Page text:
Friday, June 14, 2013

The Gab of Steel

Werth: Wise, look up in the sky!

Wise: Is it a bird, or a plane?

Werth: No it's a Hollywood promotional juggernaut for the latest Superman reboot, Man of Steel.

Wise: Henry Cavill's chiseled puss is everywhere.

Werth: While I personally am excited by the trailer—

Wise: And Henry Cavill in a skintight unitard.

Werth:—I have a feeling I'm going to miss that old "comic book" sense of style that some earlier incarnations of Superman embodied. In 1941 producer Max Fleischer of Popeye fame and his brother, director Dave, brought the Superman comic books to the big screen in an animated short-form format for Paramount. 
This was the Golden Age of the animated short, when Bugs, Mickey and Tom & Jerry delighted movie going audiences between feature films and Movietone News segments that showed Europe dissolving into war. They gave the audience time to breathe in between Citizen Kane, Suspicion, and Hitler.

Wise: And made it even harder to sneak out to the john. 

Werth: But with the Superman series, the Fleischers did something a little more elegant than the other cartoons. Sticking to the comic's origin story, these shorts quickly absorbed the audience into the story of Superman, the last survivor of a doomed planet who has super powers like being faster than a speeding bullet and the ability to leap tall buildings in a single bound. 
When he isn't fighting for truth and justice, he is disguised as mild-mannered reporter Clark Kent whose competitive relationship with deep-throated co-worker Lois Lane will undoubtedly lead to romance.... someday.

Wise: Lois put up a better fight than Hildy Johnson

Werth: What makes these simple cartoons so thrilling is the animation that was used. The comic book becomes cinema with art moderne and industrial designs for everything from a radio, to a cityscape, to a huge death ray; and a film noir lighting scheme that uses shadows and light to rival The Maltese Falcon
Shot in Technicolor, Lois Lane's salmon jacket and skirt are muted yet bold, and the way the figures move is mesmerizing with their jerking, yet fluid movement. Eight of the original cartoons are worth a gander with Superman fighting various mad scientists, a thawed-out tyrannosaurus rex, and a big ape who runs amok on the midway.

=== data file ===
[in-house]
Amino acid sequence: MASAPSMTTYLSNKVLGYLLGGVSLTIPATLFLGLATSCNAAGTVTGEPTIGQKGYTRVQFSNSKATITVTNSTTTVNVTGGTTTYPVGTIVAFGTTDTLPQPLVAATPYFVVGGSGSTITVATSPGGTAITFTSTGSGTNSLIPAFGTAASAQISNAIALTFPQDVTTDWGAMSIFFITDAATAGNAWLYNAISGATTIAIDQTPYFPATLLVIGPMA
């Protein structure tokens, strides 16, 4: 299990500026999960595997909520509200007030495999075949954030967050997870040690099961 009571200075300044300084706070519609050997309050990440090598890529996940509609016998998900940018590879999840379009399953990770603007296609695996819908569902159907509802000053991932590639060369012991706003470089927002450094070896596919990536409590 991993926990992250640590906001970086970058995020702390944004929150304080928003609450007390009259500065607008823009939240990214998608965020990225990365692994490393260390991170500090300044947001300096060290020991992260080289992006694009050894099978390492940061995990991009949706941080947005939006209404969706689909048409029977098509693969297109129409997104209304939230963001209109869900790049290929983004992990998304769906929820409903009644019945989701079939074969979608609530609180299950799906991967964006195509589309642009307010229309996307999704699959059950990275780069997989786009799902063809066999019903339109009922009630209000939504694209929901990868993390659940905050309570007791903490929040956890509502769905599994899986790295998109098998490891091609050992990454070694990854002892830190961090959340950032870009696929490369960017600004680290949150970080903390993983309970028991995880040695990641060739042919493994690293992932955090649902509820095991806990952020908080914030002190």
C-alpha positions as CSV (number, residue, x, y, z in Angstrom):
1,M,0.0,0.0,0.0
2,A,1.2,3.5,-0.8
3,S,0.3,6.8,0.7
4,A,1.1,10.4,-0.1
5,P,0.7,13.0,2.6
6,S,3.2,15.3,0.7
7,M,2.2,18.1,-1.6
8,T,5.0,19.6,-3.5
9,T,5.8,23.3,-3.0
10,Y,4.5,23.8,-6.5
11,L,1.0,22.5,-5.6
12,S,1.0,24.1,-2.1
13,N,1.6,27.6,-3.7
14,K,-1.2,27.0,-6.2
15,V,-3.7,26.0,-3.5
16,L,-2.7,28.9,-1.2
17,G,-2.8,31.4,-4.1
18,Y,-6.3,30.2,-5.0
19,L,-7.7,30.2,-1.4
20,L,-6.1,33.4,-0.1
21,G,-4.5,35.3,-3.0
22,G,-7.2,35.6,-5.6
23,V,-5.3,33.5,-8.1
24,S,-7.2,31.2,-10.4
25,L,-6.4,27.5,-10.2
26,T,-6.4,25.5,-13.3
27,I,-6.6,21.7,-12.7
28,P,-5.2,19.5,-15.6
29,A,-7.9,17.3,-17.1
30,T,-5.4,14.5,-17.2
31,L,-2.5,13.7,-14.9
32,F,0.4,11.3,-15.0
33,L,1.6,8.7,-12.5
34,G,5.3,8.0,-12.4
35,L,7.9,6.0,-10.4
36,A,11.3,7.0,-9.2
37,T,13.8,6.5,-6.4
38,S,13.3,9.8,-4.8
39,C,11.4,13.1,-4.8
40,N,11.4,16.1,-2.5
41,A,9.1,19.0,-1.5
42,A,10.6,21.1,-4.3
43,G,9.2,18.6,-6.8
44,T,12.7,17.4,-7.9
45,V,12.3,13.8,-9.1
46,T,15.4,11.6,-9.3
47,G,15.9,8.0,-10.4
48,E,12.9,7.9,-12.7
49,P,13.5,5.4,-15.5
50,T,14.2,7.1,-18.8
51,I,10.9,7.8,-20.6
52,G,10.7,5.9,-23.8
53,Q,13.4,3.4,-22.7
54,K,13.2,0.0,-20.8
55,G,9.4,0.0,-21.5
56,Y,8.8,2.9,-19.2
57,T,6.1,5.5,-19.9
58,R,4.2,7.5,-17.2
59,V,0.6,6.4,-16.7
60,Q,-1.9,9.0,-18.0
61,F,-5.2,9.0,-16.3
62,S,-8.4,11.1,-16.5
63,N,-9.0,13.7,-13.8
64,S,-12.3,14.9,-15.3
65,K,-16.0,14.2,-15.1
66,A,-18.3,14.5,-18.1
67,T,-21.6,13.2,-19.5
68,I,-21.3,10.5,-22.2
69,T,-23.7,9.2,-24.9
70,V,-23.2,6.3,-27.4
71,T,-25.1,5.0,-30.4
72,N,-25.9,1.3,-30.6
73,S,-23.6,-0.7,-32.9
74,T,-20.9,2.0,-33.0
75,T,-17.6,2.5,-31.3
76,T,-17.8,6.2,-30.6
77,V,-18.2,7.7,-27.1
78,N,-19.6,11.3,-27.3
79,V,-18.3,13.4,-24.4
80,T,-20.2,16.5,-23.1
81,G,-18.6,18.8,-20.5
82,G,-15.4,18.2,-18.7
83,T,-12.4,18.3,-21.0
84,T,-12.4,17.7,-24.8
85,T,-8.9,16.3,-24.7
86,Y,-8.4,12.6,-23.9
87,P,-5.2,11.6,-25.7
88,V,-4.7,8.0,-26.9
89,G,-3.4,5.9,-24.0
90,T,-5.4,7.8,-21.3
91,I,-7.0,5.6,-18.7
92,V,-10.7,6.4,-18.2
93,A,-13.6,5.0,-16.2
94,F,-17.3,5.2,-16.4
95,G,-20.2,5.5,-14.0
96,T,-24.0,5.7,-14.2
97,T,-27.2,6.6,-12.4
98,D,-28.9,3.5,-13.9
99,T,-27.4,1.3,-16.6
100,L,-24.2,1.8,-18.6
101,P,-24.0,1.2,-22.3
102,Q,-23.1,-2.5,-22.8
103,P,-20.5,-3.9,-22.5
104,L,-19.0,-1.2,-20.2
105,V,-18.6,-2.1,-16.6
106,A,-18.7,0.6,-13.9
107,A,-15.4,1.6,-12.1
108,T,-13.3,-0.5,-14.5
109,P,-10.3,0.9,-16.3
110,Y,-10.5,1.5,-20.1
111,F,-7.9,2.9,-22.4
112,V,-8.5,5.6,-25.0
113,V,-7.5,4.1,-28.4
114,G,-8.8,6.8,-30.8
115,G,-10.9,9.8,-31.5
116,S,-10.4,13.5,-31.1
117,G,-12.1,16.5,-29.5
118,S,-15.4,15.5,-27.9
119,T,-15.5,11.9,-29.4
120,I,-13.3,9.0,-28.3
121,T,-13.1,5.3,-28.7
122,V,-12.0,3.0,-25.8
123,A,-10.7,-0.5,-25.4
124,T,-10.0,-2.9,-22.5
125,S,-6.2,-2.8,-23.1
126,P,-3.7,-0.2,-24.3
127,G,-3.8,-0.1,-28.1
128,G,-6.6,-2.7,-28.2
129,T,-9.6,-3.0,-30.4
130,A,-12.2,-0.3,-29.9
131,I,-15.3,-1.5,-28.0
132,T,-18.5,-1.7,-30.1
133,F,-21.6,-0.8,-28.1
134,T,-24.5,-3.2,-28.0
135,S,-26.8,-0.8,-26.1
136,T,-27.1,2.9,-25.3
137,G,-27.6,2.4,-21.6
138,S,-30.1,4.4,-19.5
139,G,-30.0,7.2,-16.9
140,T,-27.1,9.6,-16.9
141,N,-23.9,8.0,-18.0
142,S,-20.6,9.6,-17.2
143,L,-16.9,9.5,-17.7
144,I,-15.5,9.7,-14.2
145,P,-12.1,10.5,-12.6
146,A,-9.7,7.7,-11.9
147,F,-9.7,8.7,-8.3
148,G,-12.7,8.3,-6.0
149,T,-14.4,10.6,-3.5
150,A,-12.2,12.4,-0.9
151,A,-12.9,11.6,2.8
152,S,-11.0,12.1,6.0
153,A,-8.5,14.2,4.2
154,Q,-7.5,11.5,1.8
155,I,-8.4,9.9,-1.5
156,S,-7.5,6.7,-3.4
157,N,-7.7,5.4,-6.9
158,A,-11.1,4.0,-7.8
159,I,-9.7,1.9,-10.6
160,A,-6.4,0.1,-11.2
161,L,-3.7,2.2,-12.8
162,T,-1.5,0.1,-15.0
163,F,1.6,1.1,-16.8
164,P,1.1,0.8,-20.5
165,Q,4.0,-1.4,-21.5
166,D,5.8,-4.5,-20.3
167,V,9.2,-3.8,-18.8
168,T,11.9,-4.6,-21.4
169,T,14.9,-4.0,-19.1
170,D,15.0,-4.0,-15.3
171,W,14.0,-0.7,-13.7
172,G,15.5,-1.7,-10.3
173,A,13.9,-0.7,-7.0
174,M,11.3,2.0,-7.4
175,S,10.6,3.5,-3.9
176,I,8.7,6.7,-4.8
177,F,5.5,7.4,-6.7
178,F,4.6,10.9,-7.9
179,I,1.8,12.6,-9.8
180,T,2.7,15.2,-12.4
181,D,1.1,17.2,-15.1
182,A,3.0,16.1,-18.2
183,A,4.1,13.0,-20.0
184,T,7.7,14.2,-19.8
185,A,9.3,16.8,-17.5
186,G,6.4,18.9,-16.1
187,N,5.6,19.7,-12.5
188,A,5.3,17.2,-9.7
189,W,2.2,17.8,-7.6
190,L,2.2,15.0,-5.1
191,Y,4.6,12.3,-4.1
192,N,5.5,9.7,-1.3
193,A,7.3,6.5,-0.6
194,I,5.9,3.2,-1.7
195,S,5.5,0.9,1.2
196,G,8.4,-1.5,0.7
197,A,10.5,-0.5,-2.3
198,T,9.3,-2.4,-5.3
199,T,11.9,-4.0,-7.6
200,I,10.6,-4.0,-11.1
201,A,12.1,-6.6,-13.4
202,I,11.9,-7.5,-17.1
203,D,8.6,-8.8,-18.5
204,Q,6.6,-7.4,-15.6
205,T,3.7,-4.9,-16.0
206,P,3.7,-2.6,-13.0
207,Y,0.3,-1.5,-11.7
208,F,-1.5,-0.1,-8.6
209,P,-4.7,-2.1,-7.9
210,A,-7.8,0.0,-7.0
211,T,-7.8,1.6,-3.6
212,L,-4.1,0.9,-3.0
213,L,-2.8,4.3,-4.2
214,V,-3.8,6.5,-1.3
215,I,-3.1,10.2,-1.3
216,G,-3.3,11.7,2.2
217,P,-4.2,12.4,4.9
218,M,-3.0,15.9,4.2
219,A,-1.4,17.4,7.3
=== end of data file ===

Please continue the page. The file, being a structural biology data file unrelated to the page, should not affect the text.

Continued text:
The robots in The Mechanical Monsters clearly inspired the robots used in 2004's Sky Captain and the World of Tomorrow, proving that even a 72-year-old cartoon can still inspire today's filmmakers. 

Wise: The Adventures of Tintin (2011) is based on the beloved comic by Belgian artist Hergé and follows the intrepid young reporter (Jamie Bell) and his dog Snowy as they delve into the mystery surrounding a family curse, a valuable ship model and a sunken treasure.  Combining three Hergé books—The Crab with the Golden Claws, The Secret of the Unicorn, and Red Rackham's Treasure—the film is a madcap frenzy of chase sequences, slapstick humor, and derring-do, taking full advantage of the combined talents of director Steven Spielberg and producer Pater Jackson.  

Werth: That's a lot of talent.

Wise: The film was animated using motion capture and does so much more successfully than other projects which have used the technique and rendered their actors as a pack of creepy Botoxed mannequins.  

Werth: It's like being sucked into an all-day Housewives of Beverly Hills Marathon on Bravo.

Wise: The technology allows Spielberg to indulge in every action sequence daydream he's had for the past four decades.  Tintin is not bound by the same physics as Indiana Jones, and as a result doesn't simply evade a boulder or weather a nuclear blast in a refrigerator; 
instead Spielberg stages a chase sequence that involves a jeep, a motorcycle, tumbling buildings, a tank, the torrent rushing from a dam, a trained falcon, a clothesline, a crowded bazaar, and a hijacked ship making its way out to sea.  

Werth: And all of it unleashed in 3D.

Wise: The one element lacking is the emotional heft characteristic of even Spielberg's most lighthearted fare.  It's difficult to say if this is the fault of the format (although Jackson's Weta Digital seamlessly marries Hergé's elegant line with incredibly realistic detail) or the cheerful blankness of the film's everyman hero.  
Andy Serkis is both comic and touching as Tintin's tipsy but stouthearted ally Captain Haddock, and even Daniel Craig's sinister Sakharine has more emotional range.  But even if the film doesn't make audiences cry, it can still make them cheer, which is quite an accomplishment for a comic book thrown onto the screen.

Werth: I'm ready to see if Zack Snyder can make me cheer.

Wise: At least as much as you cheered for the giant, blue, naked guy in The Watchmen.

Werth: Tune in next week for more big screen heroes right here on Film Gab!

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